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The cast of Critical Role pictured against a rough-hewn wooden wall.
Image: Critical Role

‘The most direct way’ to support the D&D actual play troupe, creators say

The Critical Role actual play empire is expanding again. On Thursday, the group of Dungeons & Dragons-playing voice actors announced Beacon, a new membership program that promises to be “the most direct way” to support Critical Role. Beacon will offer “a wide range of exclusive and early access programming” among its member perks and, crucially, let Critical Role bypass third-party video services like YouTube and Twitch, where much of its content is streamed and hosted.

But Critical Role isn’t abandoning those platforms, its creators say. “Nothing changes for audiences on Twitch and YouTube,” Critical Role CEO and cast member Travis Willingham said in a video announcing Beacon. But the new members-only Beacon promises “a more unfiltered experience” for fans of Critical Role, Willingham said.

Beacon will cost $5.99 monthly, or $59.99 annually. Critical Role is currently offering a free, limited, seven-day trial.

In addition to early access programming and exclusive videos, Beacon promises live event pre-sales (which would hopefully help members avoid sold-out shows, scalpers, and surge pricing), instant access to videos on demand and podcasts, access to an exclusive Discord server, and discounts on merchandise.

Beacon will boast two exclusive series: Critical Role Fireside Chat, described as a monthly Ask Me Anything series where cast members answer questions from Discord; and Critical Role Cooldown, a “backstage pass” that promises to let viewers experience the cast’s post-show reactions. Beacon subscribers will also get early access to series Critical Role Abridged, a condensed highlight reel-style show, alongside all-ages actual play audio series Re-Slayer’s Take and day-and-date audio versions of the mainline Critical Role broadcasts.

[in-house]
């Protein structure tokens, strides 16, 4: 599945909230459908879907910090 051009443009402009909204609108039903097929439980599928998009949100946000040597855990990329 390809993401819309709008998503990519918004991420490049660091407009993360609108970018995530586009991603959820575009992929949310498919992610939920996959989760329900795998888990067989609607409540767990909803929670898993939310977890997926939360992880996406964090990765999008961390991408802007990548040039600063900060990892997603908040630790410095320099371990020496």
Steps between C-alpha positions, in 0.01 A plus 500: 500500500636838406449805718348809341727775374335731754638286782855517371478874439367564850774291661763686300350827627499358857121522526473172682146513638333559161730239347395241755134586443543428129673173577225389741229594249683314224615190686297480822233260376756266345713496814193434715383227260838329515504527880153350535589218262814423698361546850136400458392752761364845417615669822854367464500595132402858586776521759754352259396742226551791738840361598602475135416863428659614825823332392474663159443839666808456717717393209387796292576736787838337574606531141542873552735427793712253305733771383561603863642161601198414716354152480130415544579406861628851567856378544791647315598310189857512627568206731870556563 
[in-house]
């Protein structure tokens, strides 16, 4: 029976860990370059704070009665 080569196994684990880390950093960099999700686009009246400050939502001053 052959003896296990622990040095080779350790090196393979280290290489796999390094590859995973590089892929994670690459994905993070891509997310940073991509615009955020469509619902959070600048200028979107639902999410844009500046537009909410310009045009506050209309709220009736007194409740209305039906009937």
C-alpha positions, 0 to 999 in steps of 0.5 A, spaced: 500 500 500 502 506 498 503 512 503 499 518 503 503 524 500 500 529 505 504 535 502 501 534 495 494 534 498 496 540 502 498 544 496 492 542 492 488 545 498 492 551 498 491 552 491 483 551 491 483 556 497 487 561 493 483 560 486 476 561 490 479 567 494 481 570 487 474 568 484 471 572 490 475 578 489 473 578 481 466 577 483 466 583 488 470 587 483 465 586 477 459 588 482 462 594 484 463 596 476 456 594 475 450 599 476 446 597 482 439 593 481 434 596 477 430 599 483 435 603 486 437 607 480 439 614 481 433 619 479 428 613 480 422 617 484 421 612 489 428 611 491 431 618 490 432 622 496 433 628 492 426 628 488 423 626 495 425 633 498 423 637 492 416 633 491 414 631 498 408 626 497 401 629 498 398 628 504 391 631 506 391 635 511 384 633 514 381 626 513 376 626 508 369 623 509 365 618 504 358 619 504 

Marisha Ray, cast member and creative director at Critical Role, said Beacon lets the troupe “bring more of our business in-house.” Less reliance on third-party platform providers seems to be a big part of Critical Role’s plan. “It’s no secret that video platforms have […] been through their ups and downs,” Ray said, adding, “it’s not uncommon for our content to get demonetized because we all have the vocabulary of teenage sailors.” Ray also acknowledged platforms like YouTube and Twitch running ads on Critical Role content “that don’t really vibe with our beliefs.”

Willingham mentioned another third-party platform: Patreon. He said Beacon will offer fans “a more direct line” to Critical Role’s content, cast, and community.

“We’re incredibly excited about what Beacon opens up for us, and how we engage with our audience,” Willingham said in a statement. “Nothing changes with how folks can watch our current slate of shows and we’re stoked to offer access, content and perks in ways that we never have before.”

Critical Role launched nine years ago as a web series where professional voice actors (Laura Bailey, Taliesin Jaffe, Ashley Johnson, Matthew Mercer, Liam O’Brien, Marisha Ray, Sam Riegel, and Travis Willingham) improvise their way through D&D campaigns. Over the course of hundreds of episodes spanning multiple campaigns, Critical Role has evolved and expanded to include comic books, animated series, their own tabletop role-playing game systems, and other video spinoff series. The series’ creators say that Beacon will let them continue to invest in their franchises and business.

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